IGSS participants make contributions to the broader community both on and off campus.  This summer IGSS is partnering with the Hoosier Environmental Council and Keep Indianapolis Beautiful.

“At no other point in history has an understanding of sustainability been so vital to humanity’s survival,” Dr. Lecher said. “Natural resources are being depleted at an alarming rate; yet, sustainability solutions are poorly served in politics, the media, and even some sectors of education. Many times, individuals feel overwhelmed by an excess of information (and sometimes disinformation), and sustainability and its related issues are often seen as too massive or challenging to conquer individually.”

The EPA awarded the $216,000 Environmental Education Grant to support the IGSS Summer Program’s goals.  Participants in the intensive, seven-week program develop scientific skills to understand diverse environmental sustainability issues, and utilize critical thinking and problem solving skills to make smarter and more informed decisions in their personal, professional, and civic lives and the desire to positively impact those around them.

IGSS was established in 2009 as a partnership between Lecher and IGSS co-director, Roderick Macrae, Ph.D., associate professor of chemistry.  “Marian University was the first university in the state of Indiana, and one of very few institutions in the United States, to offer a comprehensive green organic chemistry laboratory curriculum,” said Lecher.  “This curriculum was developed in 2003 and has been offered ever since.”   IGSS serves as an umbrella organization embracing the interests of Marian University faculty in ecology, green chemistry, and energy science.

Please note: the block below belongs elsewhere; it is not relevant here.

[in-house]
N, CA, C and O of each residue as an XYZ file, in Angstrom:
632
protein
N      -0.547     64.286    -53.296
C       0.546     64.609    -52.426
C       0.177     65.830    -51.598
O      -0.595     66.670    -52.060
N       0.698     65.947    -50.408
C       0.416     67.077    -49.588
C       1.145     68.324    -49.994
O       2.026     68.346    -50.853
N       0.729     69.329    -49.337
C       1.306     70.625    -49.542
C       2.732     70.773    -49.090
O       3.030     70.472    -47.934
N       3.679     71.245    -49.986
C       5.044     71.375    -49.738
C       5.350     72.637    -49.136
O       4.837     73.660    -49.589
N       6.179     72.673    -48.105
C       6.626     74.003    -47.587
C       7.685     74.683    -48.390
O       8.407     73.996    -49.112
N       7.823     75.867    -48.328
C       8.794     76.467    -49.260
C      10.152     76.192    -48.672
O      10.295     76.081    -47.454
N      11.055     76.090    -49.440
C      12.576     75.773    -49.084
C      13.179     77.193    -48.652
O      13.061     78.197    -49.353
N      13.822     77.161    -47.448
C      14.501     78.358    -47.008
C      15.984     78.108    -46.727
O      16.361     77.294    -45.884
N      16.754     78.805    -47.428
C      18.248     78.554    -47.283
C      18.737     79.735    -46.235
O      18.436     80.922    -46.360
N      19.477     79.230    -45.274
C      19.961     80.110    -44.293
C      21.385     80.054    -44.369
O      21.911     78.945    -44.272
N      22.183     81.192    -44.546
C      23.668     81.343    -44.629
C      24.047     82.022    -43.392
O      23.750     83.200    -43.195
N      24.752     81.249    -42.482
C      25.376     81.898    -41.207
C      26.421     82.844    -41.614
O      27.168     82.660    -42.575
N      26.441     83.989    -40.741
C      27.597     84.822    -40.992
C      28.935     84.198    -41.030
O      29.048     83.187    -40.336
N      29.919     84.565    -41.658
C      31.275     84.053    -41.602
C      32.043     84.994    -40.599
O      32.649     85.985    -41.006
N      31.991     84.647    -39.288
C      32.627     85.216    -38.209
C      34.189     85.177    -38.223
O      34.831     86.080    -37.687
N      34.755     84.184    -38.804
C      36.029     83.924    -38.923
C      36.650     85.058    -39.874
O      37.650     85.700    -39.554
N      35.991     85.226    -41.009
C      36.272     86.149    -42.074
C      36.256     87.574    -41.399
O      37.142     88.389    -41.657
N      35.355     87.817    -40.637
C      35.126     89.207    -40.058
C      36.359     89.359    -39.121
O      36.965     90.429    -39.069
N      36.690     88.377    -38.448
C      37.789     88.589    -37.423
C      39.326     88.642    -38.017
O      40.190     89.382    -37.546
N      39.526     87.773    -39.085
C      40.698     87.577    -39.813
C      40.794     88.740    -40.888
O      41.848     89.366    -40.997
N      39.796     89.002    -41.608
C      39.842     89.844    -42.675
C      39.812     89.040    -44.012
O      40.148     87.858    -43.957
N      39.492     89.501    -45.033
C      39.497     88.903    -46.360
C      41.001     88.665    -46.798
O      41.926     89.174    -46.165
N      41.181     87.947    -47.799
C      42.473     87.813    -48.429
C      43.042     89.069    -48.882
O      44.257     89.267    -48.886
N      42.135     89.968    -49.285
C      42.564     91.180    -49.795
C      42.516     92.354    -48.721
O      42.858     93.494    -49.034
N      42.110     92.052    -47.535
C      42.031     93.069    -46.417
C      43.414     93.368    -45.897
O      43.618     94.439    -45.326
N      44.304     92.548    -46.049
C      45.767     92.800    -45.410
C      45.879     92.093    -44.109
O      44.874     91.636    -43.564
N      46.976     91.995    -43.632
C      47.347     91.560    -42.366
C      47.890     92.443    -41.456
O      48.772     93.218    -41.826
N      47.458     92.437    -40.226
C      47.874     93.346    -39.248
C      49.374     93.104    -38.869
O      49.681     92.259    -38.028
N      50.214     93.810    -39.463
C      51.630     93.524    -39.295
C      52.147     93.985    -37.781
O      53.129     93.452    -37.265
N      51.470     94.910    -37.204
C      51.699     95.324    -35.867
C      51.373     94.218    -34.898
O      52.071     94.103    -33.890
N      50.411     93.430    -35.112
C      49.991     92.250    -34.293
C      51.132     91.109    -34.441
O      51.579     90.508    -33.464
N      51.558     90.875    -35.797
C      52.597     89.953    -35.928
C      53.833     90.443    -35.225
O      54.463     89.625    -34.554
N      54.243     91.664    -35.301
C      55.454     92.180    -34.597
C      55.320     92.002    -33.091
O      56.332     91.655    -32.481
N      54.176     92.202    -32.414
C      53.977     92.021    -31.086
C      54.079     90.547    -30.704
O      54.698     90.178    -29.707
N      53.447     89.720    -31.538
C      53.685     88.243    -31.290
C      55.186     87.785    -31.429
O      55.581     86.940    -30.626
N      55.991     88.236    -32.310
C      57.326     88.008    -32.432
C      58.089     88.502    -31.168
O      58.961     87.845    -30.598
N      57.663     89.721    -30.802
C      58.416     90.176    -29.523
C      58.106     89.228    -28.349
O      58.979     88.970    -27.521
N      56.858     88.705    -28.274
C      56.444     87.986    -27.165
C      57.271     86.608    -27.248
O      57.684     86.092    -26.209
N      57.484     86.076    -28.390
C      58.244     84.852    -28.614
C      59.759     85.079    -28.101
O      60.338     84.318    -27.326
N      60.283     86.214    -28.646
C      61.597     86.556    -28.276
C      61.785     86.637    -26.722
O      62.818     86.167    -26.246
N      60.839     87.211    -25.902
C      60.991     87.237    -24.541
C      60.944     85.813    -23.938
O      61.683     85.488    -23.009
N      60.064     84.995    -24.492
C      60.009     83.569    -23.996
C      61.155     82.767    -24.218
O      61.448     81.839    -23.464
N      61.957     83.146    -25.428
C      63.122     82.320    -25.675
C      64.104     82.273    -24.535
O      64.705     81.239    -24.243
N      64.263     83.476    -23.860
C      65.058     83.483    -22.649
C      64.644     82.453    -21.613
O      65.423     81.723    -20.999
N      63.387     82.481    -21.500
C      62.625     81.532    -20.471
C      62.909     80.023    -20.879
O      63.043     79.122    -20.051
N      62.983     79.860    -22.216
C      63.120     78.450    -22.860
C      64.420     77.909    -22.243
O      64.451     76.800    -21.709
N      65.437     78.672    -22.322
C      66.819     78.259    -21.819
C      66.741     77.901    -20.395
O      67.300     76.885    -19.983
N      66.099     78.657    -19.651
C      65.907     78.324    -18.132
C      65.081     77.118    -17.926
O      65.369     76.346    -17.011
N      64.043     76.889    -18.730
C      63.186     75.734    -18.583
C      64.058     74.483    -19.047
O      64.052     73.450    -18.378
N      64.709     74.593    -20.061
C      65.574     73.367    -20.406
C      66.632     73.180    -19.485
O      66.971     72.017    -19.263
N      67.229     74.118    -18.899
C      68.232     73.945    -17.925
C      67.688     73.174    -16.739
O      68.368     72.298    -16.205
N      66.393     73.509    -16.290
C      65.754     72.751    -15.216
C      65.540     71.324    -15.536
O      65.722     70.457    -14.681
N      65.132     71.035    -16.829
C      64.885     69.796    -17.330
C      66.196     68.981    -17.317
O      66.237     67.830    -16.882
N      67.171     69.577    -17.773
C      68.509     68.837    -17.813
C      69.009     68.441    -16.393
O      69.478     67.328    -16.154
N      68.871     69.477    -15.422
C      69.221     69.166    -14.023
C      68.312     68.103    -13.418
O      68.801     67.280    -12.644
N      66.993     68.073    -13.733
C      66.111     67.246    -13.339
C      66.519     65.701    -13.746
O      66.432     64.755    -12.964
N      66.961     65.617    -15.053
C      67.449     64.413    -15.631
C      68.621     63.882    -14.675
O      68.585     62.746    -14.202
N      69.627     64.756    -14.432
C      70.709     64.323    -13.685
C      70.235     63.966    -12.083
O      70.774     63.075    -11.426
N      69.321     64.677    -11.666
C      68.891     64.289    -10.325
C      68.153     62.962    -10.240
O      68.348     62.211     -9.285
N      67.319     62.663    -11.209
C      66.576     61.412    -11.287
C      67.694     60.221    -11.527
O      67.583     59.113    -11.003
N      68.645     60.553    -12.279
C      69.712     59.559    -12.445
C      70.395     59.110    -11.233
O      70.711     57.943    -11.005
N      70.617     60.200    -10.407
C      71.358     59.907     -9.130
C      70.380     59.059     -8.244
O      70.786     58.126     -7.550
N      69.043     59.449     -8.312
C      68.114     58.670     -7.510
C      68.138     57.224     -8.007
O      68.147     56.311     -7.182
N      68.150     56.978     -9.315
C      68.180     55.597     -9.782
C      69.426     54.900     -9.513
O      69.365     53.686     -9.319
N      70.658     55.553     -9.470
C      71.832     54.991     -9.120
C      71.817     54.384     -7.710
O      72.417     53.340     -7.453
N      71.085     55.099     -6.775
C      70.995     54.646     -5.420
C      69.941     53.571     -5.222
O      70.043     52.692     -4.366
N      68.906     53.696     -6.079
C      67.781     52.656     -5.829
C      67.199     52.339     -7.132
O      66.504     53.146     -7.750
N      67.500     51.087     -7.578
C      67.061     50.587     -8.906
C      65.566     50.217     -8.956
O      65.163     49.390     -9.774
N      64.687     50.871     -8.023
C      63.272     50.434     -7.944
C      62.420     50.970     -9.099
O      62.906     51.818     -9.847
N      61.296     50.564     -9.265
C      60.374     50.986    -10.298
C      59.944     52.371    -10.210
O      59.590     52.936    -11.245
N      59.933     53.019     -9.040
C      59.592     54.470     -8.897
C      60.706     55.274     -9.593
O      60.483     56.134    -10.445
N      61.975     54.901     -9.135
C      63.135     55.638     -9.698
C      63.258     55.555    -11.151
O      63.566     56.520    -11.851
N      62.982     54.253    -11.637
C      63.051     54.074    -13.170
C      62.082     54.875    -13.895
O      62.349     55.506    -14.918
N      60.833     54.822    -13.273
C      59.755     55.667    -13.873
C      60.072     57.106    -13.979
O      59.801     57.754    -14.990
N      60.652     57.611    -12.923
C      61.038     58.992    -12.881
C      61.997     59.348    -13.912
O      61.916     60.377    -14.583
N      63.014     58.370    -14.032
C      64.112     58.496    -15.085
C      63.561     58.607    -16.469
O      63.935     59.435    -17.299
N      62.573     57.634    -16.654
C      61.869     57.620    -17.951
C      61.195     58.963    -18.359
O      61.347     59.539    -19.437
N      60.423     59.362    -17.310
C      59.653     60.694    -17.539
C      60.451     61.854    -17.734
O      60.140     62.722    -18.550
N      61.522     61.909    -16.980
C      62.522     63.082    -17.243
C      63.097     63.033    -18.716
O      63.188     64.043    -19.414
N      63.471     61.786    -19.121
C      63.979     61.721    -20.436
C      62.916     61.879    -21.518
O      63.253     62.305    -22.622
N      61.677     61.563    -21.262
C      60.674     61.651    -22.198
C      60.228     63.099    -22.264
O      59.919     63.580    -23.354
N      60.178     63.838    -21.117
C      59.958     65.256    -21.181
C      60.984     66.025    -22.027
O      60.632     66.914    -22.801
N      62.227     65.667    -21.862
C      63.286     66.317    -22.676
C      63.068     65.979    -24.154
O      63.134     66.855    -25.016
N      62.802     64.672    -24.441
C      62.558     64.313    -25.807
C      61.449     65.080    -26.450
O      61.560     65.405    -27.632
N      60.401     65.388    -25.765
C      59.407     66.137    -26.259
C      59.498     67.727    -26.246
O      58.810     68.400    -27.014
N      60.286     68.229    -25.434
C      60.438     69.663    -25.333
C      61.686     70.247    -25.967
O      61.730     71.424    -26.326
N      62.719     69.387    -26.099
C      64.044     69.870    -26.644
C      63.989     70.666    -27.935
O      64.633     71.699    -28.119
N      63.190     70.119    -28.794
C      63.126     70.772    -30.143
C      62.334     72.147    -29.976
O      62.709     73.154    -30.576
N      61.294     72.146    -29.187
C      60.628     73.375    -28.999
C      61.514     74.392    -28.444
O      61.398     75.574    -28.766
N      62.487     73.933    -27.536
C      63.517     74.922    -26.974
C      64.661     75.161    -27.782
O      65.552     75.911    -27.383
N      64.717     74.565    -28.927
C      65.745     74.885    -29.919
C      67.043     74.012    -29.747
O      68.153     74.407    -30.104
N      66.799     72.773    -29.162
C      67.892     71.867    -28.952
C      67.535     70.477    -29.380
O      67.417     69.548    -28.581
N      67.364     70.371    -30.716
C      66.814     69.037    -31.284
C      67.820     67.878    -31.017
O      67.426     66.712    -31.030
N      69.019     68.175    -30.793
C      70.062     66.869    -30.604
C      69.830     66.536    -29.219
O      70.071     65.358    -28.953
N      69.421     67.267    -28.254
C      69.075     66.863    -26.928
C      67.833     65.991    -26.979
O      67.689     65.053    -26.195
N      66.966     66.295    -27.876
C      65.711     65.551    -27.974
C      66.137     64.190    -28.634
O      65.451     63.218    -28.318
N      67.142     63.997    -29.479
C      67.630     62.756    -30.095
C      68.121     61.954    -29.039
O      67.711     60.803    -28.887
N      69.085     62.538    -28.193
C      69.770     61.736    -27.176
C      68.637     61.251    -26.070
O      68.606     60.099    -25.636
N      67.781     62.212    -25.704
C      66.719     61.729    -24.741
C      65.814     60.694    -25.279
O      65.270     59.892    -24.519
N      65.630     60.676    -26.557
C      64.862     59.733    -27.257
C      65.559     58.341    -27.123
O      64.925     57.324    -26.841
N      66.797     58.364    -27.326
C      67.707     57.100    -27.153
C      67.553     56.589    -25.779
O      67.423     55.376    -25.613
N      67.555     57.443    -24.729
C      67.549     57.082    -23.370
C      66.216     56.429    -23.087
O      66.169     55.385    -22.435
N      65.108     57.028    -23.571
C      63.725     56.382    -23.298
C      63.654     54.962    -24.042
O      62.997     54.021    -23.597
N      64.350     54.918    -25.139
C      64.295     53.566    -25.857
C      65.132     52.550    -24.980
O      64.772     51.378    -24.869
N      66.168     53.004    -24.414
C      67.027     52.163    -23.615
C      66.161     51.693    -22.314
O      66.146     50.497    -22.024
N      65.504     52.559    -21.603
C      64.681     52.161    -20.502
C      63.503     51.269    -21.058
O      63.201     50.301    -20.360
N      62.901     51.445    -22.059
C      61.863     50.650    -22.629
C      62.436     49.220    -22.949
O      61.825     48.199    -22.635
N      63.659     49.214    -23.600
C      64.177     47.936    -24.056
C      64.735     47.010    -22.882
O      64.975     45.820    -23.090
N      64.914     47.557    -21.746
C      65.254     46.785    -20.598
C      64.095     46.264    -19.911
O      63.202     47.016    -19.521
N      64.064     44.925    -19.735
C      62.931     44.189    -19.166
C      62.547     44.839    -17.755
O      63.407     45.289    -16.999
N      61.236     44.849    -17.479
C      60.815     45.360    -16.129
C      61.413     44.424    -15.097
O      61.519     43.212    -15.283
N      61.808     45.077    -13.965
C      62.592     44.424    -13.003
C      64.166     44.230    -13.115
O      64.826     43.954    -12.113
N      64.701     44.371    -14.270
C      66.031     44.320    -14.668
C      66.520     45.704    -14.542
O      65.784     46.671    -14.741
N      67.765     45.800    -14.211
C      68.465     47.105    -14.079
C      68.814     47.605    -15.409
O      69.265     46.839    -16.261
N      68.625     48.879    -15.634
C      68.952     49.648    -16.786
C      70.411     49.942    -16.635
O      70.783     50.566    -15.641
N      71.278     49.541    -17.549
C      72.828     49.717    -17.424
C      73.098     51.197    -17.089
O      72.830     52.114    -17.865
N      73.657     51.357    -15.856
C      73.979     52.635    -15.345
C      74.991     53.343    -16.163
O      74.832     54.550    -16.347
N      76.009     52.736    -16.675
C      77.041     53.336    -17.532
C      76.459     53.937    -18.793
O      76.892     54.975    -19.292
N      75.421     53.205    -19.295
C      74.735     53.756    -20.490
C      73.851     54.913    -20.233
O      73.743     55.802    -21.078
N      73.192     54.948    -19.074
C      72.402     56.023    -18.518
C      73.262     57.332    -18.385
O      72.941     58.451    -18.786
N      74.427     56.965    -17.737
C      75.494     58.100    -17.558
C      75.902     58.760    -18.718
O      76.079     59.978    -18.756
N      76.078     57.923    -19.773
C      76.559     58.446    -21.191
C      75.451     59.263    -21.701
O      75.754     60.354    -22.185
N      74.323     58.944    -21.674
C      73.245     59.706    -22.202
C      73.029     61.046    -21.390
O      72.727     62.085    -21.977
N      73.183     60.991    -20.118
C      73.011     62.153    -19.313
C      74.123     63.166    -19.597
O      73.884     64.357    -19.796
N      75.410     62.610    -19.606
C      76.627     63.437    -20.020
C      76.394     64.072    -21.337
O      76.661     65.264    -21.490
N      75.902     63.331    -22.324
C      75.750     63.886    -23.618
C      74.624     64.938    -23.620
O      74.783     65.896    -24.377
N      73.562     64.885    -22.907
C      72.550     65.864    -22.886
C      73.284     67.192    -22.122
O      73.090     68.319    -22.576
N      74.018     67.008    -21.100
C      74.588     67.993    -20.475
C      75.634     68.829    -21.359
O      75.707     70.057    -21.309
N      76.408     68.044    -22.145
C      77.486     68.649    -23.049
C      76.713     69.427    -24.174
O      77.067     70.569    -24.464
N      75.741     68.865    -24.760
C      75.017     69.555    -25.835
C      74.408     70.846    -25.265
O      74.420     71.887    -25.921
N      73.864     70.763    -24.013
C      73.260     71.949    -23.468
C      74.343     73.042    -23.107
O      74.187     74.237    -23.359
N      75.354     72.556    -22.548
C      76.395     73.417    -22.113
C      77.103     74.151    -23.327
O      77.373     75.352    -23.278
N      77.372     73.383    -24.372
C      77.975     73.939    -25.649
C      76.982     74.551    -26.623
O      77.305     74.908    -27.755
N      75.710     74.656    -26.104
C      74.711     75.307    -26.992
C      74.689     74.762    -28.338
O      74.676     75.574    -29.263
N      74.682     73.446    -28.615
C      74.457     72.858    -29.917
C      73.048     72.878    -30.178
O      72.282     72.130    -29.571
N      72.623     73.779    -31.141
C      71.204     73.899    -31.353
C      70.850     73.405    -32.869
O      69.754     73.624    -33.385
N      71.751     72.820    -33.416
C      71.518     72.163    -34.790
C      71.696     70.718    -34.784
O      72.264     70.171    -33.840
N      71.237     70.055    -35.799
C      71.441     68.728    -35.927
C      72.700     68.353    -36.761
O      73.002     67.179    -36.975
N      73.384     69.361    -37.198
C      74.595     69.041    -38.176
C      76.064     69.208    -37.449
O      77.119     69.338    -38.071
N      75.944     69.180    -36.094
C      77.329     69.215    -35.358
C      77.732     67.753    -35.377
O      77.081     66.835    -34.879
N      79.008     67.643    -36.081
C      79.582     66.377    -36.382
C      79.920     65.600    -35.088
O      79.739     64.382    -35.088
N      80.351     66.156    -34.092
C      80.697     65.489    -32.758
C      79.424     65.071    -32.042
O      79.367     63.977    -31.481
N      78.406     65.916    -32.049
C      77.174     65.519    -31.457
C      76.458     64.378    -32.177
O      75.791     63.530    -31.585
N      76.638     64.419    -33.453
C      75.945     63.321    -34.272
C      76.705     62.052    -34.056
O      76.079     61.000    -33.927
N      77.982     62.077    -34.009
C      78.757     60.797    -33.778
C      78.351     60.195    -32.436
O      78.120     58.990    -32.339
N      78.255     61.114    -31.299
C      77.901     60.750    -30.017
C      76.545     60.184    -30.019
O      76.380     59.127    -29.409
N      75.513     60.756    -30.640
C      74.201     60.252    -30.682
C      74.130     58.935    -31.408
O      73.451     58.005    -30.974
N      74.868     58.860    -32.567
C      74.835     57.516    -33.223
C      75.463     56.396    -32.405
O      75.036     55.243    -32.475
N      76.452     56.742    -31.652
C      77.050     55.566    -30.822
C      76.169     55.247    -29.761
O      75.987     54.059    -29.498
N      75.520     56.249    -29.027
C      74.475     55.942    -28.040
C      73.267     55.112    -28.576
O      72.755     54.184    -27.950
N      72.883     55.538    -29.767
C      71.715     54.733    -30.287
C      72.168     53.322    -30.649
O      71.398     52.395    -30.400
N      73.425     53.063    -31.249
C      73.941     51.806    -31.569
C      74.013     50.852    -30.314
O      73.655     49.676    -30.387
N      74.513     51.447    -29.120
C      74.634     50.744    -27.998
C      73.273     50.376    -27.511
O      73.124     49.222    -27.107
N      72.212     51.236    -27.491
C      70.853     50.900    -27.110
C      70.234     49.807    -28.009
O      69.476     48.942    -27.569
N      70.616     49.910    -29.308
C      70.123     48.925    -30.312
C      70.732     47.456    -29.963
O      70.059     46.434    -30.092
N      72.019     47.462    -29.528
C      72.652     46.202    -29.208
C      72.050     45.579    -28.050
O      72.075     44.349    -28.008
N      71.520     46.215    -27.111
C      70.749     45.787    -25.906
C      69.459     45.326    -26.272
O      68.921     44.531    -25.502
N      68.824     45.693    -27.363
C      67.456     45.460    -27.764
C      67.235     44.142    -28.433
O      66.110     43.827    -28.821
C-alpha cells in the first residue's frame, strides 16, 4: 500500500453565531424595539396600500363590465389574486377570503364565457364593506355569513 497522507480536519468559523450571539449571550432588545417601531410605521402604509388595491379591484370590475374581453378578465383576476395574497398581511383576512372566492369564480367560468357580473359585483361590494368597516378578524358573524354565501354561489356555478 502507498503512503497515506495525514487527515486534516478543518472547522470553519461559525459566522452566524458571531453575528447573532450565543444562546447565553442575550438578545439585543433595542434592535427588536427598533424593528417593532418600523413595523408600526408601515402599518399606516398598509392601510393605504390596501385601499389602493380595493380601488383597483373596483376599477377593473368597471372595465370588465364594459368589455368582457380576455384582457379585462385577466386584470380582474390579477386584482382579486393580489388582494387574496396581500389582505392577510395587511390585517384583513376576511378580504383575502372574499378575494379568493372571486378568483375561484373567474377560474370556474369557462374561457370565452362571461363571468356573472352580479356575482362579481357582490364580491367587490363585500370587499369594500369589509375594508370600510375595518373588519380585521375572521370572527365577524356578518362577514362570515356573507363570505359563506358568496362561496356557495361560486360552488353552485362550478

The first IGSS Summer Program was offered in 2009, and has grown to include college students from Marian University and regional institutions, as well as high school science teachers.  IGSS alumni have experienced great success in gaining coveted internships, being admitted to graduate schools, and receiving job placement upon graduation.  Among this year’s group of 14 participants are teachers from Cardinal Ritter, Pike, and Hamilton Southeastern High Schools.

Students from the University of Dayton and Wabash College will join eight students from Marian University’s School of Mathematics and Sciences in the program. Participants in the program pay no out of pocket expenses, earn a $400-per-week stipend, and receive five credit hours toward their degree or continuing education.

“While environmental consciousness is not a new concept,” said Lecher, “at the societal level the majority of people lack the scientific literacy to recognize and incorporate sustainability practices. Utilizing the science of sustainability as a model system for the teaching of sound science is a novel way to improve science literacy at every level of society. At the center of such education is an understanding of sustainable practices, from consumer activity, through building processes, to the energy economy. Effective environmental education will cultivate a scientifically literate citizenry that is well-prepared to tackle the problems of modern society.”

The EPA’s goal is that the IGSS Summer Program will serve as a model for the creation of similar programs across the nation.